Fat Intake

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Fat Intake

Fats are a food group description that includes a number of substances consumed in the typical diet. In the narrowest chemical sense, fats are a compound form of various kinds of fatty acids, found in various kinds of animal fats, vegetable fats, and oils. The type and the quantity of fats consumed by the human body are a very important factor in both athletic performance and in human health.

Fats, along with carbohydrates and proteins, form the cornerstones of daily human nutritional needs. Although the ratio between each group may vary depending on individual circumstances, a general relationship of 60-65% carbohydrates, 12-15% proteins, and less than 30% fats is accepted as a healthy one. All of the food groups are possible sources of fuel production within the body. It is important to distinguish between fat intake, the simple act of the consumption of the food group, and fat oxidation, the process by which fats are converted into an energy source.

There are different kinds of fats. Saturated fats are most commonly contained in animal meats, dairy products, and cooking ingredients such as shortening. These fats are of little benefit to the manner in which the body functions. Saturated fats are linked to the production of low density cholesterol, an agent generally known as a cause of clogged and thickened arteries, which is a condition called arteriosclerosis.

Unsaturated fats are found in food sources such as olive oil, many nuts, canola products, and soy. These fats have a protective quality in that they contain the fatty acids necessary to the absorption of vitamins A, D, and E into the body. Unsaturated fats have two subdivisions, polyunsaturated and monoun-saturated fats. Polyunsaturated fats contribute essential fatty acids, so named because they cannot be produced by the body internally. There are three types of essential fatty acids, including linoleic acid (such as omega-3), arachnoidic acid, and linolenic acid. Each of these acids is beneficial to the function of various systems in the body, particularly the reduction of low density cholesterol and the function of the central nervous system.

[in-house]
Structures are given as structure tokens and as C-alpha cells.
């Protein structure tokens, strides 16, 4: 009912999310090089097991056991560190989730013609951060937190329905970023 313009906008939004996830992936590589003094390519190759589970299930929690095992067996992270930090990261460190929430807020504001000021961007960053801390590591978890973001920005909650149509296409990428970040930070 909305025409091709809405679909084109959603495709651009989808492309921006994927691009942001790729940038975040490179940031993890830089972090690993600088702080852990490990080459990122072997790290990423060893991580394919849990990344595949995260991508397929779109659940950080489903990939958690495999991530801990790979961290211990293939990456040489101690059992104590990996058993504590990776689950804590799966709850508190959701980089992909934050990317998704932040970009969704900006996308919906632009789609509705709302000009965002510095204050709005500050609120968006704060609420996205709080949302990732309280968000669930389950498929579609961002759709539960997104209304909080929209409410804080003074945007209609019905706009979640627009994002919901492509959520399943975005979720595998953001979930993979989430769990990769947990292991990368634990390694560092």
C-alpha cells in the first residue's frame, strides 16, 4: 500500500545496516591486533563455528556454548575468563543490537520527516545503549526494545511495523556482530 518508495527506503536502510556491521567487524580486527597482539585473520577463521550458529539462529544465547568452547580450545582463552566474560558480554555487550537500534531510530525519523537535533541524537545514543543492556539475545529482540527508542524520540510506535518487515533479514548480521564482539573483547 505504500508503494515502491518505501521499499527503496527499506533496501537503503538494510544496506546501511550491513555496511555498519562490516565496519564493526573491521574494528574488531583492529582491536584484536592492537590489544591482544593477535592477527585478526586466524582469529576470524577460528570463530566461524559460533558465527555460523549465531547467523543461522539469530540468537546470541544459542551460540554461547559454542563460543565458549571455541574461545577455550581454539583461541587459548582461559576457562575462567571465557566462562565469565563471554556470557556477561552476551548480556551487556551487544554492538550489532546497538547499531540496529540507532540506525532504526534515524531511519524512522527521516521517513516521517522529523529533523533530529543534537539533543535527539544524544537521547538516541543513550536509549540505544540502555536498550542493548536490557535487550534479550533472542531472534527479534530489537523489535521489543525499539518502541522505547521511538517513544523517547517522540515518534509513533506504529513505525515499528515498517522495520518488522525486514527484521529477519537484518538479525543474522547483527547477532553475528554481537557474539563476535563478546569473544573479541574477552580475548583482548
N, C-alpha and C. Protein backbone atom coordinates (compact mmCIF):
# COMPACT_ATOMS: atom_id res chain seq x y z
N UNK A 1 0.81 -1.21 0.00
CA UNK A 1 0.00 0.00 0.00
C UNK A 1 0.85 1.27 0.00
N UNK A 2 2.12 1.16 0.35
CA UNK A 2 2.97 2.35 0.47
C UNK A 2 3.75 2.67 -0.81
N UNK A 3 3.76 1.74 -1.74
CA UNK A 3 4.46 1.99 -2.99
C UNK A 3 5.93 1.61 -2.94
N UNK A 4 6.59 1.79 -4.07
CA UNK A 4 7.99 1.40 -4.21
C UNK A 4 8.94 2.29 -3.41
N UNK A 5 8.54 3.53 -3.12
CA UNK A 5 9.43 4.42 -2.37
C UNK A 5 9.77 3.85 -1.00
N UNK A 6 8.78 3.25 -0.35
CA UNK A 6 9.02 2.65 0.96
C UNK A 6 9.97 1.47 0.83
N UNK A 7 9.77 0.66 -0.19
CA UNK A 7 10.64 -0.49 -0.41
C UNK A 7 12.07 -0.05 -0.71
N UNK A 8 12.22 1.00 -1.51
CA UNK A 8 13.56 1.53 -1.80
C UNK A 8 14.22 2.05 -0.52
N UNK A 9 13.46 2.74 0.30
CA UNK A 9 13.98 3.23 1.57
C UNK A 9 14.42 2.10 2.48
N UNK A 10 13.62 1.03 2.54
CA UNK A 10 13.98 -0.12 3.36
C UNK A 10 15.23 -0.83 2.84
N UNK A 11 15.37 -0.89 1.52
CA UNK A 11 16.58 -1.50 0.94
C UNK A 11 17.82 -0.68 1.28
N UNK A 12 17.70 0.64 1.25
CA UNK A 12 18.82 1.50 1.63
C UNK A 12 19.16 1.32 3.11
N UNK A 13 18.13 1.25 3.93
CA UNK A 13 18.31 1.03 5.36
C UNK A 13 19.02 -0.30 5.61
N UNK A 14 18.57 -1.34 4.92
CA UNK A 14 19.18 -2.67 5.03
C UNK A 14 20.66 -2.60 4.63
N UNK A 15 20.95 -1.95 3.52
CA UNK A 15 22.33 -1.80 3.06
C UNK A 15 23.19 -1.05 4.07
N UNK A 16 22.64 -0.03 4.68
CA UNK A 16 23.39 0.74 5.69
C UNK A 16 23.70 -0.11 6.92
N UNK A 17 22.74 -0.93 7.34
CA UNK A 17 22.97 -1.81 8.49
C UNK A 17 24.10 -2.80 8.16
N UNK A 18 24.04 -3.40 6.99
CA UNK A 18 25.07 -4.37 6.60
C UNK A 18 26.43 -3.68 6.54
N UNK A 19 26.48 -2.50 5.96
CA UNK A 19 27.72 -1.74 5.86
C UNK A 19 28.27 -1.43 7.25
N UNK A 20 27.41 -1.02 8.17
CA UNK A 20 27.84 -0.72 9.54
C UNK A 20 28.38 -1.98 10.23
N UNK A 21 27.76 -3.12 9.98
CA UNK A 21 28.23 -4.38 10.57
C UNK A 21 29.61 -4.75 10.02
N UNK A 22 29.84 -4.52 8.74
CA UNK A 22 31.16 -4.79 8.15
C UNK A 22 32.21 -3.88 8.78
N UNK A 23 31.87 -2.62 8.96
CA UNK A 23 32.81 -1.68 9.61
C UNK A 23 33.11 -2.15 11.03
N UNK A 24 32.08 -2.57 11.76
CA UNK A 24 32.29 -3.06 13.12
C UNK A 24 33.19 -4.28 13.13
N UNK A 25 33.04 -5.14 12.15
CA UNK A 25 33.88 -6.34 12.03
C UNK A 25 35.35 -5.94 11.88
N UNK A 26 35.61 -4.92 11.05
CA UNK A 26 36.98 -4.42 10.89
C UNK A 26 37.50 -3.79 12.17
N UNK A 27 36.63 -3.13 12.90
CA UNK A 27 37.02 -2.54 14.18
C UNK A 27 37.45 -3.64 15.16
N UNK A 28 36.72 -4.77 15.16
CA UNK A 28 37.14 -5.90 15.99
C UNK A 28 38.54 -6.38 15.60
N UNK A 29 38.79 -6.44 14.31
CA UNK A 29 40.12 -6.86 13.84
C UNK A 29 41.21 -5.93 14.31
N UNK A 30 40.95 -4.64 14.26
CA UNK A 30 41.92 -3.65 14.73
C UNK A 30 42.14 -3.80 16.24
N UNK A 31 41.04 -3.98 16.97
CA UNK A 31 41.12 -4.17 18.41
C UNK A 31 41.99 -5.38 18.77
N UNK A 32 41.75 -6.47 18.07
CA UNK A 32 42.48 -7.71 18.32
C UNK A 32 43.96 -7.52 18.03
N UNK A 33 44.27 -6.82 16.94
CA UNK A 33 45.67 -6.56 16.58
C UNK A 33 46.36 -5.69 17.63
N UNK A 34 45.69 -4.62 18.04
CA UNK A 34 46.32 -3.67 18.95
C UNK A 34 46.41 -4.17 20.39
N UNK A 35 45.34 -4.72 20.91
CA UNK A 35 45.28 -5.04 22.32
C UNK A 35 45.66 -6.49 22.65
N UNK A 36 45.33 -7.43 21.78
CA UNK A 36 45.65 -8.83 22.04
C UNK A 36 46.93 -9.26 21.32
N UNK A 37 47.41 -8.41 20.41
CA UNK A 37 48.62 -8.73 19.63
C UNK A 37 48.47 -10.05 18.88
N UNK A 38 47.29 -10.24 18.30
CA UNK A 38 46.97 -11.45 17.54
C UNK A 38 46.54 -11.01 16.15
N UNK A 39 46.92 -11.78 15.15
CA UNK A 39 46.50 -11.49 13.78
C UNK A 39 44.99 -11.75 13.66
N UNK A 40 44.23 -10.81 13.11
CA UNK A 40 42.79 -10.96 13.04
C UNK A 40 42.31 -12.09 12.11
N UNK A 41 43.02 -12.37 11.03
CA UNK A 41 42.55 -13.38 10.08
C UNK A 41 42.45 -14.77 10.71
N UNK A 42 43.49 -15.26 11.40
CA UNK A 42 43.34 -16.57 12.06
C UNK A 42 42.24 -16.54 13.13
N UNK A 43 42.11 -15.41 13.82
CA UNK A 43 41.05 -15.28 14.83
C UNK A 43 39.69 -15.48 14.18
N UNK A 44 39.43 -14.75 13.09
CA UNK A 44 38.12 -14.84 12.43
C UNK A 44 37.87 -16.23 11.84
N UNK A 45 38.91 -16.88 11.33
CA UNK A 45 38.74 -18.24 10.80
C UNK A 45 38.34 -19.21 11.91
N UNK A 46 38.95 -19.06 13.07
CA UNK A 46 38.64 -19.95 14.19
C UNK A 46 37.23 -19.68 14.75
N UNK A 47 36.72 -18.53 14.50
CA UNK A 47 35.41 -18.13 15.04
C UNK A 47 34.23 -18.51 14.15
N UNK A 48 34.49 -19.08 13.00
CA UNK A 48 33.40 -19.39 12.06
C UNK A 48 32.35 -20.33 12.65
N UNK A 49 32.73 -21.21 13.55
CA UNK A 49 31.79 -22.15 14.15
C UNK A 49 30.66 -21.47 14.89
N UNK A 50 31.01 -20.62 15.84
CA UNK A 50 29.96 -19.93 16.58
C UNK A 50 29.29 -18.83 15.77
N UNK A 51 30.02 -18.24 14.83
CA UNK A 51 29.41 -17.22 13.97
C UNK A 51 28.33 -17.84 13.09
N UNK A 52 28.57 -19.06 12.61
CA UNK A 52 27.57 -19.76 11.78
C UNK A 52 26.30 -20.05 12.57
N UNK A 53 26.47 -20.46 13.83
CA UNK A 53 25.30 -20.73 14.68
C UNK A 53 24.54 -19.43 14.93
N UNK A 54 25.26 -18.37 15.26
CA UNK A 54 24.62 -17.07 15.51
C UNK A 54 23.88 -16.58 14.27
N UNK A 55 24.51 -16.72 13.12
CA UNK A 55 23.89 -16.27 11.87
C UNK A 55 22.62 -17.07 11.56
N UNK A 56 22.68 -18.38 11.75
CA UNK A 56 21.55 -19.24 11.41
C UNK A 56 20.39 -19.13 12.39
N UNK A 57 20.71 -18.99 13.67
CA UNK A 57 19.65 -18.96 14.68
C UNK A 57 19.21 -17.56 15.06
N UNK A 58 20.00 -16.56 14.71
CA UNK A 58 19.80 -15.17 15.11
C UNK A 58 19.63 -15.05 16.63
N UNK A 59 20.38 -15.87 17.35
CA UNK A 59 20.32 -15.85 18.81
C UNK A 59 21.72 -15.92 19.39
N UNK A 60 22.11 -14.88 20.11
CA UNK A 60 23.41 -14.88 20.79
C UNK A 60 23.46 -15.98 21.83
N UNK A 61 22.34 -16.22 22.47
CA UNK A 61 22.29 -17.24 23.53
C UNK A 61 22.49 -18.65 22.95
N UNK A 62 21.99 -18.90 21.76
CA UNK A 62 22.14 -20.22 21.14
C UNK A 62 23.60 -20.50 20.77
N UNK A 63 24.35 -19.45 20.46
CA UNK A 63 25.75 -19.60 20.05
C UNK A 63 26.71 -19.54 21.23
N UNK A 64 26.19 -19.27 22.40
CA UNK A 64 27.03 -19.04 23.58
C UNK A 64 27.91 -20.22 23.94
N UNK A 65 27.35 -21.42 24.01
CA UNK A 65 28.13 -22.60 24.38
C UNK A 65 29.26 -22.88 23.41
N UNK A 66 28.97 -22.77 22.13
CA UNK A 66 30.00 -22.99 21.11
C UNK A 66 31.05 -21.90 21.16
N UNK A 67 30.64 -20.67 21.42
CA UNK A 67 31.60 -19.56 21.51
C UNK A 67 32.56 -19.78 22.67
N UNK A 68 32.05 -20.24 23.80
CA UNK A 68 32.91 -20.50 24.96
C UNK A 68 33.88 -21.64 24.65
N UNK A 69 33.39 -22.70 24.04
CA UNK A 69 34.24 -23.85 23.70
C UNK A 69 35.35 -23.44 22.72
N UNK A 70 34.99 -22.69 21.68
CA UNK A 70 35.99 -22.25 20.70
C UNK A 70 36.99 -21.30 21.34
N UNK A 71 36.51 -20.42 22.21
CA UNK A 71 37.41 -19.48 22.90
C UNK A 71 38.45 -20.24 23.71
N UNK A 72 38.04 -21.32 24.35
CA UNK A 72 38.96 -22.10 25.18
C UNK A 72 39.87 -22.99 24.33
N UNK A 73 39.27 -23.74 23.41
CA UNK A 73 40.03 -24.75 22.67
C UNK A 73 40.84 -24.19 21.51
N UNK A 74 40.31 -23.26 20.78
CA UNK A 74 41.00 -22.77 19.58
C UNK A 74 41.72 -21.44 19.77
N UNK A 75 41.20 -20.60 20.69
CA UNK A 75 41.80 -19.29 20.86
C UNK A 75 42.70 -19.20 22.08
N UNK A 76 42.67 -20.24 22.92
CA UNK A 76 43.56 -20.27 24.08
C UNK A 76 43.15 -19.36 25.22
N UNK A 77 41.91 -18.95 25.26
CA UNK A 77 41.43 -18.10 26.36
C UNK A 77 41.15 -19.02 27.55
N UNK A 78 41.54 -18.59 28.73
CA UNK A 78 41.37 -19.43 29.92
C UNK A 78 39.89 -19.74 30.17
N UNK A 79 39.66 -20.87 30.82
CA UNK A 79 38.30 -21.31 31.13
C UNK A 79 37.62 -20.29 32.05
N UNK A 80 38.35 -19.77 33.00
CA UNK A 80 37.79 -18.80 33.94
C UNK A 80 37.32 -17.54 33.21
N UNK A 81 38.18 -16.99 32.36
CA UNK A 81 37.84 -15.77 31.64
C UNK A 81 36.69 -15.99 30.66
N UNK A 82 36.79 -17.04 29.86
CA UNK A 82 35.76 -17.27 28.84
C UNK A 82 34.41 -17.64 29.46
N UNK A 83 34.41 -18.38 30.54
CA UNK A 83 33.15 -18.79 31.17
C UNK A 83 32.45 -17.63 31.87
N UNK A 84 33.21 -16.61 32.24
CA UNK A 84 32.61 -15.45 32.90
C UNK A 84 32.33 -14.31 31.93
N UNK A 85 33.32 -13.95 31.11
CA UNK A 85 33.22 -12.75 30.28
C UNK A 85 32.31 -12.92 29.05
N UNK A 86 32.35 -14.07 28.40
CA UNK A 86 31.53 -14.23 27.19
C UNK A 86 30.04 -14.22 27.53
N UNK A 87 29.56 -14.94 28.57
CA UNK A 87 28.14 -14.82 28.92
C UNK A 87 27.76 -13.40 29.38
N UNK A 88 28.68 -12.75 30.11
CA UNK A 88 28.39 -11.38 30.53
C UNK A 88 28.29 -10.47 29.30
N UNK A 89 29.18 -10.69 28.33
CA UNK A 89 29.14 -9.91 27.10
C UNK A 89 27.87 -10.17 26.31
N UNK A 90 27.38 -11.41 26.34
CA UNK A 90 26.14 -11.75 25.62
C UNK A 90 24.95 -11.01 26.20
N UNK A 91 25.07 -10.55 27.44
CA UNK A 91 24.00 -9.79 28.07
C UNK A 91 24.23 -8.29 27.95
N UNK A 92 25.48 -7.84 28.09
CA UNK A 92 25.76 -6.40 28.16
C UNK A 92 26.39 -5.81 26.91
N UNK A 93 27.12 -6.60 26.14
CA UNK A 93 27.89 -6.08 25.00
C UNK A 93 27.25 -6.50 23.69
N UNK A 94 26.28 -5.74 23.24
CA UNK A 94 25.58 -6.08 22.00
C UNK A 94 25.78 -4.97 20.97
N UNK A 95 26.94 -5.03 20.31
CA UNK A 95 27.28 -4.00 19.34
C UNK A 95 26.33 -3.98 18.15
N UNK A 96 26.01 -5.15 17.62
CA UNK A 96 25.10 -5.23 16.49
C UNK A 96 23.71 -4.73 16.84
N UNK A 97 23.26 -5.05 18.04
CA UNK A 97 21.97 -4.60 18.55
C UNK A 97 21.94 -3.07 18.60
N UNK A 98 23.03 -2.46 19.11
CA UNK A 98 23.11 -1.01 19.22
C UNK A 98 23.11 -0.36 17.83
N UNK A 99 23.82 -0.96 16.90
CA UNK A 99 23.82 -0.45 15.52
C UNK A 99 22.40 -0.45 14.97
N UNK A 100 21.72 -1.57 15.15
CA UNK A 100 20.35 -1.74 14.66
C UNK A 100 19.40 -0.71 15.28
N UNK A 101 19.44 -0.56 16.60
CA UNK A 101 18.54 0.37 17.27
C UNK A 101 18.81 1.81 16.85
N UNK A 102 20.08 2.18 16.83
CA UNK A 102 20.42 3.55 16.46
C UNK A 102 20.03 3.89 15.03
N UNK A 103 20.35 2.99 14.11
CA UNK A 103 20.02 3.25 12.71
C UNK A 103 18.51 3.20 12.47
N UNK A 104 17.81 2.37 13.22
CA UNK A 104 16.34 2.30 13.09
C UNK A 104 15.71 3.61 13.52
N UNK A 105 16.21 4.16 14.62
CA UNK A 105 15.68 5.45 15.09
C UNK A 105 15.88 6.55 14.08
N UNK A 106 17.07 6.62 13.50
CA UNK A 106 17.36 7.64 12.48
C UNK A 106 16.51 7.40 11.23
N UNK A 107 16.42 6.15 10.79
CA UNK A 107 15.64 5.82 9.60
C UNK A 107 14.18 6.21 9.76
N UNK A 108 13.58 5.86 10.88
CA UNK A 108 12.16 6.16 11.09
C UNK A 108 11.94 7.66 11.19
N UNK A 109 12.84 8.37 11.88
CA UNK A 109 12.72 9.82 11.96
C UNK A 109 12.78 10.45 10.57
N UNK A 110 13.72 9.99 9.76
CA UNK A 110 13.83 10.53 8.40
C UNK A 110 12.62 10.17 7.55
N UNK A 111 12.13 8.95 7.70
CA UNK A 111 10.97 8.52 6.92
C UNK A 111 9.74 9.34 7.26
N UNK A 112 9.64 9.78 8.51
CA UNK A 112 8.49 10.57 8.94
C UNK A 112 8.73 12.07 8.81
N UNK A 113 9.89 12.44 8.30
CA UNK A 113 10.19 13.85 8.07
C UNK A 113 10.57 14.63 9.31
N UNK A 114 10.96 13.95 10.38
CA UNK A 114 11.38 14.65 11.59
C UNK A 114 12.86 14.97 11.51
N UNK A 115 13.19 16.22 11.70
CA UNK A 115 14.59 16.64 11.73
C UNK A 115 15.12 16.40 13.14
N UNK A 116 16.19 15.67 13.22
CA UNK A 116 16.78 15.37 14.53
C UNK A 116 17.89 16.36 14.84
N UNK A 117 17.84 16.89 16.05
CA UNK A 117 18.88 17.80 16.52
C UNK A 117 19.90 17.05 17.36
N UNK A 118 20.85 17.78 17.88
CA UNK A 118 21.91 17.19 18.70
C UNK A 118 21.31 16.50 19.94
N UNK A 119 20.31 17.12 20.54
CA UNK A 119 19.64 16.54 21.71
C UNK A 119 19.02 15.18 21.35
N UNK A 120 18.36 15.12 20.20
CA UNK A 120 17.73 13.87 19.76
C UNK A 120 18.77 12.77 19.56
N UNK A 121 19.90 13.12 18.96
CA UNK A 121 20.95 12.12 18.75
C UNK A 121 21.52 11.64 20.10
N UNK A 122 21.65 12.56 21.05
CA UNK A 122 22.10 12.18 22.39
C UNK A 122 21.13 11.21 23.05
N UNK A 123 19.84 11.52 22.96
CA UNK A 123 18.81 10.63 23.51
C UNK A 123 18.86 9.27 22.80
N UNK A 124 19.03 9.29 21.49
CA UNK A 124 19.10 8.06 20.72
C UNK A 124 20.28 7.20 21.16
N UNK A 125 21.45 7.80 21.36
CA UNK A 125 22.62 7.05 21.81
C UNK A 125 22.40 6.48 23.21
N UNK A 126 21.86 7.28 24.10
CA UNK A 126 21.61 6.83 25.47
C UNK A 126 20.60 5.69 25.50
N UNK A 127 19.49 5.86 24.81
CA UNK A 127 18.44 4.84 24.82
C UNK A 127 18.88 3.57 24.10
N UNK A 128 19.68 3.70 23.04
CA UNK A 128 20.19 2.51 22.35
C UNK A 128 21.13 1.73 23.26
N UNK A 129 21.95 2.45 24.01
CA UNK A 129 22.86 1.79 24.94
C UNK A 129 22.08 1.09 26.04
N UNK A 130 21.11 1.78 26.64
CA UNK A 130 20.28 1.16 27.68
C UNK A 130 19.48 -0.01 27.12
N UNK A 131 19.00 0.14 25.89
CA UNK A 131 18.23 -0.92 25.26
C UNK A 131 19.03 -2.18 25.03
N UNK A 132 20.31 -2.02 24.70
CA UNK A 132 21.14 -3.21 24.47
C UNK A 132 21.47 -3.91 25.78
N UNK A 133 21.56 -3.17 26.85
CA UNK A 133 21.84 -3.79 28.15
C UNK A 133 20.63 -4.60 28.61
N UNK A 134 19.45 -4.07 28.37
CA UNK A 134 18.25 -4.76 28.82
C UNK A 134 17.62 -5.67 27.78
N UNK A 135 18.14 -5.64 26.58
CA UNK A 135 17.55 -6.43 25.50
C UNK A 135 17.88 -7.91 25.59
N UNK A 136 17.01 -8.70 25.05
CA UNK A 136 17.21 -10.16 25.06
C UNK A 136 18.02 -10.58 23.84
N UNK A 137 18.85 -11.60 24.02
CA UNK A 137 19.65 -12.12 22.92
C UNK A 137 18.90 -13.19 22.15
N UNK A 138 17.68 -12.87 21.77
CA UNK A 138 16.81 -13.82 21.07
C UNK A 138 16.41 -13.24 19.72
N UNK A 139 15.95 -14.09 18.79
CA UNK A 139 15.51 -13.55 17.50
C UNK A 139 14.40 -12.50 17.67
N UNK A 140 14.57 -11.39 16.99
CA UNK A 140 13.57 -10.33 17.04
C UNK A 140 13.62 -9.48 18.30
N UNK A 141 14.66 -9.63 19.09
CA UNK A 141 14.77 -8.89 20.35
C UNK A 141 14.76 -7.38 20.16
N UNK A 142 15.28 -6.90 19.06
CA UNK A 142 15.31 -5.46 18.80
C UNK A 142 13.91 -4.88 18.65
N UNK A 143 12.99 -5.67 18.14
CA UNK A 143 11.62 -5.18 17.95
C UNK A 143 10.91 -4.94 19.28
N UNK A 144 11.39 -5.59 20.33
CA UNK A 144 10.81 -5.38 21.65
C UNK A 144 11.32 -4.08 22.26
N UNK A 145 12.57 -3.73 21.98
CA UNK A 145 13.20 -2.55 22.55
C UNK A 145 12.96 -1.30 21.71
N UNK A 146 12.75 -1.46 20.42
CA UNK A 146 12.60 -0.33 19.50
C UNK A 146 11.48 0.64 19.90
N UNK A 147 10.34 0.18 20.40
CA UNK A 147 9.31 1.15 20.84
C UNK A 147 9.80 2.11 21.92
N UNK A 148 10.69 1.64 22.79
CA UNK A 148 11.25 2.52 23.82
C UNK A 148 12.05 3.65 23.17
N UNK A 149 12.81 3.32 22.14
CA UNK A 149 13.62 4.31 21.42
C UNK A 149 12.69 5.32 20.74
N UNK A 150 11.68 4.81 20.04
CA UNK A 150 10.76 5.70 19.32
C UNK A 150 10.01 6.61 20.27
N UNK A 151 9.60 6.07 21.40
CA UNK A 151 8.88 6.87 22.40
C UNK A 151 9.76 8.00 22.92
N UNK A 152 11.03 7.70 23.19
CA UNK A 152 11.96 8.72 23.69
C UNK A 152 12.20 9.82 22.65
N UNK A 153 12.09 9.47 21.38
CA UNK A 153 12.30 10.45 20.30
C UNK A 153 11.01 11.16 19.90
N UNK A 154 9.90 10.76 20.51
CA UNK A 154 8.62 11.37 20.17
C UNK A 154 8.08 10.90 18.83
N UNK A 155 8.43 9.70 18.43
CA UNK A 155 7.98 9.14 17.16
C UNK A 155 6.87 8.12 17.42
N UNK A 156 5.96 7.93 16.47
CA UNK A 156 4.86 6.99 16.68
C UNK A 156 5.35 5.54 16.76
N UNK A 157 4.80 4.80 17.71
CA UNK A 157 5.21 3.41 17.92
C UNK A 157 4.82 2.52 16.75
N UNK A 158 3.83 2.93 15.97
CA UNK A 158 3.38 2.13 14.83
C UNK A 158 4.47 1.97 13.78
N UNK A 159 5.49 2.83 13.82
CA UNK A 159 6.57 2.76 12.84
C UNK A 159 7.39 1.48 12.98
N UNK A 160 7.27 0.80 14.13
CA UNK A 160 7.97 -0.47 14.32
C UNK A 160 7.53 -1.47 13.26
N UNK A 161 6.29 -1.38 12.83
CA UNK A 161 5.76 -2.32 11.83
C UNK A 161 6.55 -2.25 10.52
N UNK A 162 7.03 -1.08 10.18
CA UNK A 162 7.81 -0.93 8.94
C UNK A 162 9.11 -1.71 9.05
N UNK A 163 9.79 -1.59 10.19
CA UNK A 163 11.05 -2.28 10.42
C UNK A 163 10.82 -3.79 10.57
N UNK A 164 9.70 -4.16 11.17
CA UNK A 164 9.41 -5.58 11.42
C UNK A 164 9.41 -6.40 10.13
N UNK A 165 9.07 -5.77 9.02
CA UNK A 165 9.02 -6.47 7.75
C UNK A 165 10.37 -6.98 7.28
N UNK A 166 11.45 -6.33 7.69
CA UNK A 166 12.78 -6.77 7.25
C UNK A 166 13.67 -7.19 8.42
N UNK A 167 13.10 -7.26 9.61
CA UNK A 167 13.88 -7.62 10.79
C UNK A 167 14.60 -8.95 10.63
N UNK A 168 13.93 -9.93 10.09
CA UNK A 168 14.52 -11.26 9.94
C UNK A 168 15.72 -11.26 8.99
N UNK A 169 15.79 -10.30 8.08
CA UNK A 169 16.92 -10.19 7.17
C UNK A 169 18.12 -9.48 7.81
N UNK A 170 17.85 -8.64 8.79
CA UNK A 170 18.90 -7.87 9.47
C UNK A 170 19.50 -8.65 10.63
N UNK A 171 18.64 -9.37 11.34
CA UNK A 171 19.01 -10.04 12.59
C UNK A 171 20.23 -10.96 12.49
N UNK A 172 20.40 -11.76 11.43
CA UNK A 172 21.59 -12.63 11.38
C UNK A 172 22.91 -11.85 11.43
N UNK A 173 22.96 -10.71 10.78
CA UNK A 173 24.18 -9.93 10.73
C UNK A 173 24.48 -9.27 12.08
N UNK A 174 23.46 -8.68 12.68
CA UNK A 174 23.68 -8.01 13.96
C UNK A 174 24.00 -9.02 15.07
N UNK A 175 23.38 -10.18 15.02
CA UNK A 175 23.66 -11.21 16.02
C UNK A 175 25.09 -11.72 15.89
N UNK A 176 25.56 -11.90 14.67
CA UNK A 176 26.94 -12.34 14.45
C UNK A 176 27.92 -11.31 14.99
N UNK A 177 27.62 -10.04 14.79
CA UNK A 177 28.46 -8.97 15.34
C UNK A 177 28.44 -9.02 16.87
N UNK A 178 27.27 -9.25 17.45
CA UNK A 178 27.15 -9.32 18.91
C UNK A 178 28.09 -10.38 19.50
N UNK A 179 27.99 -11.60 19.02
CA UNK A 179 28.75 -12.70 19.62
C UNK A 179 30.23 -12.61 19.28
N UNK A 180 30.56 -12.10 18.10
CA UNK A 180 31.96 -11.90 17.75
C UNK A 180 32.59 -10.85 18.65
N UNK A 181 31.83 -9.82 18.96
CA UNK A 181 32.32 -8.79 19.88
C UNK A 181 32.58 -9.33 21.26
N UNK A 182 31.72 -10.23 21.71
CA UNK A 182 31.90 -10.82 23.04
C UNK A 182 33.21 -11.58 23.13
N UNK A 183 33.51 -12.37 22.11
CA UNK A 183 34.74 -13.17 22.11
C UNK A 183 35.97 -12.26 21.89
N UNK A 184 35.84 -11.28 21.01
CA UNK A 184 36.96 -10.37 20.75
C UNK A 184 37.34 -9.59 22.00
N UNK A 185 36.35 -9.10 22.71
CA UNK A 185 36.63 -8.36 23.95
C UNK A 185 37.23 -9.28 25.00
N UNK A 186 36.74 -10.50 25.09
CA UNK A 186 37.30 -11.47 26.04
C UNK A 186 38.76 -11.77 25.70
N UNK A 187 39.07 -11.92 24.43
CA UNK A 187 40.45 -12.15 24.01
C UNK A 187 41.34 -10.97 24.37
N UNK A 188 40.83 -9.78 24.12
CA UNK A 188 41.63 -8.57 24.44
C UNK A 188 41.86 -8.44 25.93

Trans fatty acids, commonly known as trans fats, are a substance that rose quickly to dietary prominence after the year 2000. Trans fats are exceedingly rare in natural foods, but are common in vegetable oils that have been hydrogenated, meaning they are converted into a solid form—such as a block of shortening. Like saturated fats, trans fats provide little nutritional value to the function of the body; they are a proven contributor to the formation of cholesterol in the bloodstream. Trans fats are of particular concern because smaller amounts of trans fats will contribute to disproportionately greater low density cholesterol formation in the bloodstream.

The human body does not discriminate in the manner in which fats are consumed; fats generally take longer for the body to digest than carbohydrates. When not processed into fatty acids, fats will be stored in adipose tissues, located either under the skin or in and around the internal organs. Adipose is derived from the Latin for fat.

While fat is an essential component of a healthy diet, the consequences of the consumption of foods with too great a percentage of "bad" fats are not limited to less than optimum physical performance. Certain types of the "healthy" fats contain a considerable number of calories; the conscientious dieter must balance not only the value of the potential fat-containing foods, but also the richness of the healthy fat products. As an example, canola oil is a healthy alternative to animal lard; the caloric value of the canola oil is a consideration separate from the presence of healthy fats.

For a highly trained athlete, fat consumption in the 25% range of total foods consumed (which would be suitable for a typical healthy adult) may not necessarily satisfy the needs of elite athletic performance. Each determination will itself be entirely specific to the needs of the sport or a position played within the sport. Team sports such as American football create a wide variety of physical demands; a fast wide receiver may weigh 190 lb (85 kg), with a percentage of body fat of 7%, whereas a lineman may weigh 290 lb (130kg) and carries a percentage of body fat of 15%, needed to support the energy demands of significantly greater muscle mass. As a general rule, an athlete will be able to maintain a lesser percentage of body fat through lesser quantities of fat in the diet, subject to the demands placed on the body through training.

see also Carbohydrates; Diet; Fat oxidation.